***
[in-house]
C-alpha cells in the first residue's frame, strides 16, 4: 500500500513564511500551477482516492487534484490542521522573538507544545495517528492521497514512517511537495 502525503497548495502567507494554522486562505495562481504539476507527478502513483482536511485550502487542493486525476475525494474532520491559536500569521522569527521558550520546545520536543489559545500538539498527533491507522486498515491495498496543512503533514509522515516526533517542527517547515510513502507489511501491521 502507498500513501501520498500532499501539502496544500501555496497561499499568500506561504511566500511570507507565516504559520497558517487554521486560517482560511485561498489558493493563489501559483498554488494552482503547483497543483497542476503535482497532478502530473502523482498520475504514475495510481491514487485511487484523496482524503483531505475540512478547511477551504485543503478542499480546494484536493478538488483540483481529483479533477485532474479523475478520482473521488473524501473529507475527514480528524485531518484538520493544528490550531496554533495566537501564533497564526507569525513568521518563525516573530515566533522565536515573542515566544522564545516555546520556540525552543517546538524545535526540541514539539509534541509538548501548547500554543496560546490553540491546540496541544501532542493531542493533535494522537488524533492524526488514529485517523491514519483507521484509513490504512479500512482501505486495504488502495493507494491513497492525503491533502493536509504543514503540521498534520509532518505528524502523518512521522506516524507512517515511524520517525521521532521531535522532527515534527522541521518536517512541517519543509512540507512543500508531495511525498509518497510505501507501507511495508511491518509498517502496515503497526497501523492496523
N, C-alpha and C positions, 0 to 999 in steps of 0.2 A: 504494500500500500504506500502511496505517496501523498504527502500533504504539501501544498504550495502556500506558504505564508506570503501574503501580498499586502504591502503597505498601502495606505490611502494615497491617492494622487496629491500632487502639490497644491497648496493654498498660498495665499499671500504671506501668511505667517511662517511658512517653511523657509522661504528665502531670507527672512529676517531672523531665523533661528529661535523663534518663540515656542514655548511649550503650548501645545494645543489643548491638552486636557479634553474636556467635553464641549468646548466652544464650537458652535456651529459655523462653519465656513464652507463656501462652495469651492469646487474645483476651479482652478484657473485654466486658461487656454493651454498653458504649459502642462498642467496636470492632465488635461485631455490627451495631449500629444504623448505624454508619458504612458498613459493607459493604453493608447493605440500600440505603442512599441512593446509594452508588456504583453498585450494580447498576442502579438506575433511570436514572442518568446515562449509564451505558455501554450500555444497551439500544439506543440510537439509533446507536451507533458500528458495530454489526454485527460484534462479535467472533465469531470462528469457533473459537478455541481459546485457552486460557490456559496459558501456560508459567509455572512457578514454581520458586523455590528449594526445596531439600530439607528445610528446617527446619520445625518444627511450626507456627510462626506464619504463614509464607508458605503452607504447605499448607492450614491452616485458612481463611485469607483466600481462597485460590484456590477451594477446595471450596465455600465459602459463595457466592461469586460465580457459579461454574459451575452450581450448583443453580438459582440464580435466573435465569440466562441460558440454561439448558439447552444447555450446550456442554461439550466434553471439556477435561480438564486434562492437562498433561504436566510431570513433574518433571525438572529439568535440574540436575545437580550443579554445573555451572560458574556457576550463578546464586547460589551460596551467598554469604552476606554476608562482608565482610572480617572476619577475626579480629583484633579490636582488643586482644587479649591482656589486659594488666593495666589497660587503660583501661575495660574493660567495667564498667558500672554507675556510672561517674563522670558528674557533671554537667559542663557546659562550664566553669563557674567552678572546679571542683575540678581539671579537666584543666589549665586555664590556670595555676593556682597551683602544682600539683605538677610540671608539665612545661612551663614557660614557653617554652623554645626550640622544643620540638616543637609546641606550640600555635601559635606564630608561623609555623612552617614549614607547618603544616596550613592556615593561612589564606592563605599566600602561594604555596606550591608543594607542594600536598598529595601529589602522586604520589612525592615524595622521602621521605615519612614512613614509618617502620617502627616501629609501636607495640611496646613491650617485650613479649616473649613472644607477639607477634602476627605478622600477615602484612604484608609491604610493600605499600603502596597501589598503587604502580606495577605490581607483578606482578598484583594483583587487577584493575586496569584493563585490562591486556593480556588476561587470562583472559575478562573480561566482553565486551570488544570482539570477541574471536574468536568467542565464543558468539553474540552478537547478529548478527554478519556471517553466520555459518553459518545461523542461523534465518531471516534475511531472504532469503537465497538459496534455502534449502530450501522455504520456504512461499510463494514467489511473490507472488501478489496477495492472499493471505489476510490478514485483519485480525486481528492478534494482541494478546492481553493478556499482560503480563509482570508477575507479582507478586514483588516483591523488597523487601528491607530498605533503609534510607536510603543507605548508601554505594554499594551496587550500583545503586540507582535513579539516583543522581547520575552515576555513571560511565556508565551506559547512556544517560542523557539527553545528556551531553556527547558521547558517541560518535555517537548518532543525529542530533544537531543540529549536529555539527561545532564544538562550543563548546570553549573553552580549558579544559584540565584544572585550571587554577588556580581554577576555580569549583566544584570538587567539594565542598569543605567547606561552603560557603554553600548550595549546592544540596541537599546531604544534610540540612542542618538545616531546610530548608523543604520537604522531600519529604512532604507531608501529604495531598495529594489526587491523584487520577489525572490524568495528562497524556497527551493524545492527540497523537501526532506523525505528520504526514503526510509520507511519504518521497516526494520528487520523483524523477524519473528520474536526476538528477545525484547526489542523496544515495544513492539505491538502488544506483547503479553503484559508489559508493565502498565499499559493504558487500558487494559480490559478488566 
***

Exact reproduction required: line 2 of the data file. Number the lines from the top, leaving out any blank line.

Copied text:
C-alpha cells in the first residue's frame, strides 16, 4: 500500500513564511500551477482516492487534484490542521522573538507544545495517528492521497514512517511537495 502525503497548495502567507494554522486562505495562481504539476507527478502513483482536511485550502487542493486525476475525494474532520491559536500569521522569527521558550520546545520536543489559545500538539498527533491507522486498515491495498496543512503533514509522515516526533517542527517547515510513502507489511501491521 502507498500513501501520498500532499501539502496544500501555496497561499499568500506561504511566500511570507507565516504559520497558517487554521486560517482560511485561498489558493493563489501559483498554488494552482503547483497543483497542476503535482497532478502530473502523482498520475504514475495510481491514487485511487484523496482524503483531505475540512478547511477551504485543503478542499480546494484536493478538488483540483481529483479533477485532474479523475478520482473521488473524501473529507475527514480528524485531518484538520493544528490550531496554533495566537501564533497564526507569525513568521518563525516573530515566533522565536515573542515566544522564545516555546520556540525552543517546538524545535526540541514539539509534541509538548501548547500554543496560546490553540491546540496541544501532542493531542493533535494522537488524533492524526488514529485517523491514519483507521484509513490504512479500512482501505486495504488502495493507494491513497492525503491533502493536509504543514503540521498534520509532518505528524502523518512521522506516524507512517515511524520517525521521532521531535522532527515534527522541521518536517512541517519543509512540507512543500508531495511525498509518497510505501507501507511495508511491518509498517502496515503497526497501523492496523